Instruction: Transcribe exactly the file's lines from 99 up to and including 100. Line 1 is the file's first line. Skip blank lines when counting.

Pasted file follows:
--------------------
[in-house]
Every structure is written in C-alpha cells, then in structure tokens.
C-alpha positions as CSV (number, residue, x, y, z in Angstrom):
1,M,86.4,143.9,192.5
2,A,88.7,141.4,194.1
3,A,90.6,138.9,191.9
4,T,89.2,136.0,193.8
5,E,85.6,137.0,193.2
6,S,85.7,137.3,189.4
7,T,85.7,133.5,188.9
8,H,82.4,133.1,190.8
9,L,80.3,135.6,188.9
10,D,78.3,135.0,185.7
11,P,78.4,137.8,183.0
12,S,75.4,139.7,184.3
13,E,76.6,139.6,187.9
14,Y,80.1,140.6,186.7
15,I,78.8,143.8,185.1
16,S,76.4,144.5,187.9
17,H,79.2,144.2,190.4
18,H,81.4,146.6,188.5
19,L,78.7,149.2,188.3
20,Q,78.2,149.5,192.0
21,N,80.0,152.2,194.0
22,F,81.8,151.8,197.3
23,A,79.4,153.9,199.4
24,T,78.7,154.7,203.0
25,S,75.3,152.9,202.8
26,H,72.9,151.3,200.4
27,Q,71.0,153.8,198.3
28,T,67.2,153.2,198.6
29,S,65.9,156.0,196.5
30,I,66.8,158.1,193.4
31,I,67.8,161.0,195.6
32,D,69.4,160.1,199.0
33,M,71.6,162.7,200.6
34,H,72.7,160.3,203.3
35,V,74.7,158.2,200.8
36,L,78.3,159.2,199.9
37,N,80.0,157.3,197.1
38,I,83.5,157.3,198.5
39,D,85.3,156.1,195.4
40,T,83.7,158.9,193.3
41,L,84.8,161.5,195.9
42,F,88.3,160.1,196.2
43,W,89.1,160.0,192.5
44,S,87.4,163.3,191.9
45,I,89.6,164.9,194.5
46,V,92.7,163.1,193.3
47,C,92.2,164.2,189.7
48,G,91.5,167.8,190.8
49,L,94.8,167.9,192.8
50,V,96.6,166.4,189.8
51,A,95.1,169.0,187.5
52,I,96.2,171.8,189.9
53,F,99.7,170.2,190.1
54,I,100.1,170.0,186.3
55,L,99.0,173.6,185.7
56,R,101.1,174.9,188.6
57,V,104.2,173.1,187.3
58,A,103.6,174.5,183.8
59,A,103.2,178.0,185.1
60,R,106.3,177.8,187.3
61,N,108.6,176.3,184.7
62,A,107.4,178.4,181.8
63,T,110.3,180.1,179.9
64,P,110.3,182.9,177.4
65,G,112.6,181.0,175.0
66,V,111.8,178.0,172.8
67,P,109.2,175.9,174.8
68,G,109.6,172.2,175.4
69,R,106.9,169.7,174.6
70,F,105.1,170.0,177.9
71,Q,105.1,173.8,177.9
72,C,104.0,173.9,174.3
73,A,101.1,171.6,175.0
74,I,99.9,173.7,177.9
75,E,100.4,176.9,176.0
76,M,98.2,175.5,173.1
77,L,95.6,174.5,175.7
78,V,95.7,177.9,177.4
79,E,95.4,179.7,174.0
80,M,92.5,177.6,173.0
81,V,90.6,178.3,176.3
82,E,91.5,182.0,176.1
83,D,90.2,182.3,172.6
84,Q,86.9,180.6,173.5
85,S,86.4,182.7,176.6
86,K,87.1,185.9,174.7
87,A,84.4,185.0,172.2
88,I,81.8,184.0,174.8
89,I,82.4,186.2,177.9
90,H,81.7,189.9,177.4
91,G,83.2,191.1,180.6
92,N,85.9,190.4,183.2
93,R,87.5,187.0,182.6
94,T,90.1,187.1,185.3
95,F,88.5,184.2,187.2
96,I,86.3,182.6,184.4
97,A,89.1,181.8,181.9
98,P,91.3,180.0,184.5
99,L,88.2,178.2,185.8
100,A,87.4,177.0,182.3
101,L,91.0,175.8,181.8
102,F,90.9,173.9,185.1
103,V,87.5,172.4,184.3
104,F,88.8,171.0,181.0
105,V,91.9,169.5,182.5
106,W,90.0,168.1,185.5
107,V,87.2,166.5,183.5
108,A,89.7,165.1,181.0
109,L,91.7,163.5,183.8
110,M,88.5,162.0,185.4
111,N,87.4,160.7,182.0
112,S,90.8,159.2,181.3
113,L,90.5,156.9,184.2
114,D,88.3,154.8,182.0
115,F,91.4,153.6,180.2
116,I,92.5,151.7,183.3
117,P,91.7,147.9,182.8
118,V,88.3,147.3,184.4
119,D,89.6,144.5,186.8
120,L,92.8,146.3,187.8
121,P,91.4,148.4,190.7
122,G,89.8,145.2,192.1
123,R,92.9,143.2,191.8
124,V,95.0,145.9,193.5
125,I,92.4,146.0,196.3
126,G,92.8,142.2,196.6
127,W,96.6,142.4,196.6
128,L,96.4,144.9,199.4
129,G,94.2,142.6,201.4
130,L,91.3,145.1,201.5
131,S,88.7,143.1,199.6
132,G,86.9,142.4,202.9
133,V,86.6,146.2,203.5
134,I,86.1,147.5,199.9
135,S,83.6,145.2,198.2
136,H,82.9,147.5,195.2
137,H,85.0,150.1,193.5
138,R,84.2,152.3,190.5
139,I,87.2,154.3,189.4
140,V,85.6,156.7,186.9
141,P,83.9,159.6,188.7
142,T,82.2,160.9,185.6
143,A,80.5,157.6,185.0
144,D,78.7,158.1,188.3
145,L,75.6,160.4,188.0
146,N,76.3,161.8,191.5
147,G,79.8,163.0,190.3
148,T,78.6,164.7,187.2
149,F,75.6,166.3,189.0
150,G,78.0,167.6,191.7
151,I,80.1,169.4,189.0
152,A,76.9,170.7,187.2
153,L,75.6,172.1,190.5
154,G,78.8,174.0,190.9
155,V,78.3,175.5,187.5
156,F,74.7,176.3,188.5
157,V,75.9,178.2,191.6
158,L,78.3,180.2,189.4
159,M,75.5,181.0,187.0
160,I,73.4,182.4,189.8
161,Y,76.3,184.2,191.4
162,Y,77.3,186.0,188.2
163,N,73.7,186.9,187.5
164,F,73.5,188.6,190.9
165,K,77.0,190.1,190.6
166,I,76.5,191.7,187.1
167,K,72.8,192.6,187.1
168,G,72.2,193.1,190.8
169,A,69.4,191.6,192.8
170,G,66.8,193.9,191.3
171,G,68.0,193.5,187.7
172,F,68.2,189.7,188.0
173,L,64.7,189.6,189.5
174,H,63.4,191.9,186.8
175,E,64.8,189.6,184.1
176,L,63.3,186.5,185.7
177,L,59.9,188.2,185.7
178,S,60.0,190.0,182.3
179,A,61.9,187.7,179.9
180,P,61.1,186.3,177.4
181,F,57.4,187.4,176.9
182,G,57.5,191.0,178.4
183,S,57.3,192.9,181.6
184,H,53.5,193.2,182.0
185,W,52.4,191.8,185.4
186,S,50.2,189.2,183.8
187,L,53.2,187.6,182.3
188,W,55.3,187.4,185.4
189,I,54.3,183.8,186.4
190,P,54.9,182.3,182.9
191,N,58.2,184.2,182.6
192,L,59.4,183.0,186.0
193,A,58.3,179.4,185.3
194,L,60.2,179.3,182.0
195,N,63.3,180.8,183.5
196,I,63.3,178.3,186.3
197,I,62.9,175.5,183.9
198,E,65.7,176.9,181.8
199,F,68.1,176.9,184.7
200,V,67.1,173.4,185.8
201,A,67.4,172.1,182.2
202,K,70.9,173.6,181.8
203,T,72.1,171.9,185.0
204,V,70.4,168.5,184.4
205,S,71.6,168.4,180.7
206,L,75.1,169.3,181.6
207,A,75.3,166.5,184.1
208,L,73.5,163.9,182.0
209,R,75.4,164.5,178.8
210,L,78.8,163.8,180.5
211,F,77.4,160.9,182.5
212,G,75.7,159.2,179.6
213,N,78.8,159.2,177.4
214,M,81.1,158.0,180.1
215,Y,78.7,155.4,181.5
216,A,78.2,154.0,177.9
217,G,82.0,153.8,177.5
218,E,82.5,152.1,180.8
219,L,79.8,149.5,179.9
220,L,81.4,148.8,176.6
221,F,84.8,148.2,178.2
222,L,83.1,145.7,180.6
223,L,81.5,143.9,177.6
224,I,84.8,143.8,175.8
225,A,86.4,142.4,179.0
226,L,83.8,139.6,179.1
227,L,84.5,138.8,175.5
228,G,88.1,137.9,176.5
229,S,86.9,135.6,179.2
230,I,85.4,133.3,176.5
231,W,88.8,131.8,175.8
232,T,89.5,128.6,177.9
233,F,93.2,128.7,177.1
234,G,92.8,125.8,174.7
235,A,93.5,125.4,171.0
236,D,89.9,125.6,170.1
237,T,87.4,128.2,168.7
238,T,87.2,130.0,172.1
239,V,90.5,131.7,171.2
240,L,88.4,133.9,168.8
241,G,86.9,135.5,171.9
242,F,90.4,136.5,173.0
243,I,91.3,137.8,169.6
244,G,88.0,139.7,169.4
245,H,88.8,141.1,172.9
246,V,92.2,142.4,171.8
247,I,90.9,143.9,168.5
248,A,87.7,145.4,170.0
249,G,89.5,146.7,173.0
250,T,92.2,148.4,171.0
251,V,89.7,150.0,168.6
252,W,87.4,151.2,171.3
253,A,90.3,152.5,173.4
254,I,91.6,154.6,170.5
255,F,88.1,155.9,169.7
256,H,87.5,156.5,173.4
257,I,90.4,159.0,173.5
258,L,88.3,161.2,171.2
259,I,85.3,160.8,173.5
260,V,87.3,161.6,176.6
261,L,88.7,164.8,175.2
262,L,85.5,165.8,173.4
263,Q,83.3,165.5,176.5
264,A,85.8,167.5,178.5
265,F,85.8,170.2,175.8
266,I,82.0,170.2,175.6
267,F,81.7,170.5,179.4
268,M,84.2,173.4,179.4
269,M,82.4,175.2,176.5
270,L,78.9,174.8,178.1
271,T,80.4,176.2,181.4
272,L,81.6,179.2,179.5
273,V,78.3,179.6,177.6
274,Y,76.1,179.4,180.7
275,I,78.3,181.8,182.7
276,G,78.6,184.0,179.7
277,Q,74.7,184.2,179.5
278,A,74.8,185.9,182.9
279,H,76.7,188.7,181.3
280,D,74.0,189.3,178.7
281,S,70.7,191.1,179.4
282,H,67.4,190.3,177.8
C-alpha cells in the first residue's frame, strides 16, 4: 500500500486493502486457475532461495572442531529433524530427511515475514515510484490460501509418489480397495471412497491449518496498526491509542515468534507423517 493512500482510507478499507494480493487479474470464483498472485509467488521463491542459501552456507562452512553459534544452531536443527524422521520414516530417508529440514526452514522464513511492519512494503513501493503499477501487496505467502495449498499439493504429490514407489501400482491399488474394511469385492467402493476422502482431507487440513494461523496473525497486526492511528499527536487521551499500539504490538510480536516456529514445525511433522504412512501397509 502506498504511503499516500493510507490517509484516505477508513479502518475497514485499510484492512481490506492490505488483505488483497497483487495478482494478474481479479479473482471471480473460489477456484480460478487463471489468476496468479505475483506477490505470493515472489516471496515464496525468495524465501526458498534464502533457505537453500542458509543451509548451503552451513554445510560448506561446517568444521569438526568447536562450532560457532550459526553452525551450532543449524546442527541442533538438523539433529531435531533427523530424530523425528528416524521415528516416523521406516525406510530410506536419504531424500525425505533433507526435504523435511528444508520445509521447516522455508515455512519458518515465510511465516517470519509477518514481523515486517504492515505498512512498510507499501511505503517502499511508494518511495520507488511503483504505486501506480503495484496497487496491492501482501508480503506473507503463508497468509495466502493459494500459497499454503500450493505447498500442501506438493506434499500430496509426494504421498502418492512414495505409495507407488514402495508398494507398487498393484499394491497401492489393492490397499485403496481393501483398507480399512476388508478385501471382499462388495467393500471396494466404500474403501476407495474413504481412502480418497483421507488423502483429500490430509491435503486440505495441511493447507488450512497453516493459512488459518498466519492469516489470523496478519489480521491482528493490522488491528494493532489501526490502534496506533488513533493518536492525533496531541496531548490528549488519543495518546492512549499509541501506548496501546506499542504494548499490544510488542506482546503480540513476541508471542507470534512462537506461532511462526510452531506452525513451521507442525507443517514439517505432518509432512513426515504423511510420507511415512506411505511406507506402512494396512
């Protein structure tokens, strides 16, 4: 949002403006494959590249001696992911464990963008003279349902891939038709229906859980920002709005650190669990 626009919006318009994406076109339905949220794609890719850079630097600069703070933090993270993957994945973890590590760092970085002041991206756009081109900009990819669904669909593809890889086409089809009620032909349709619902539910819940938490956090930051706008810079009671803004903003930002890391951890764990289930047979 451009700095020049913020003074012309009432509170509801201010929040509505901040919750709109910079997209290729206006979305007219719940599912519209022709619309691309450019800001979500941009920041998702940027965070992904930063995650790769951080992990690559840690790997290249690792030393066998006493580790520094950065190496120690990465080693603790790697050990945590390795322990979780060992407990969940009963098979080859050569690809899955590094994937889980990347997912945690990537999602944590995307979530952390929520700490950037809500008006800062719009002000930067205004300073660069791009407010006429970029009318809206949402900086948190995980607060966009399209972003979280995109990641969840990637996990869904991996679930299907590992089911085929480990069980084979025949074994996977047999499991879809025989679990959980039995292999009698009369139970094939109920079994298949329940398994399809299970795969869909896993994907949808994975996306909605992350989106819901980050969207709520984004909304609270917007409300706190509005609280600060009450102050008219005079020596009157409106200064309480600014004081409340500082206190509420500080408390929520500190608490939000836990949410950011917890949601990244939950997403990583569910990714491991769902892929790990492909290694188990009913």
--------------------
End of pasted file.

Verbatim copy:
96,I,86.3,182.6,184.4
97,A,89.1,181.8,181.9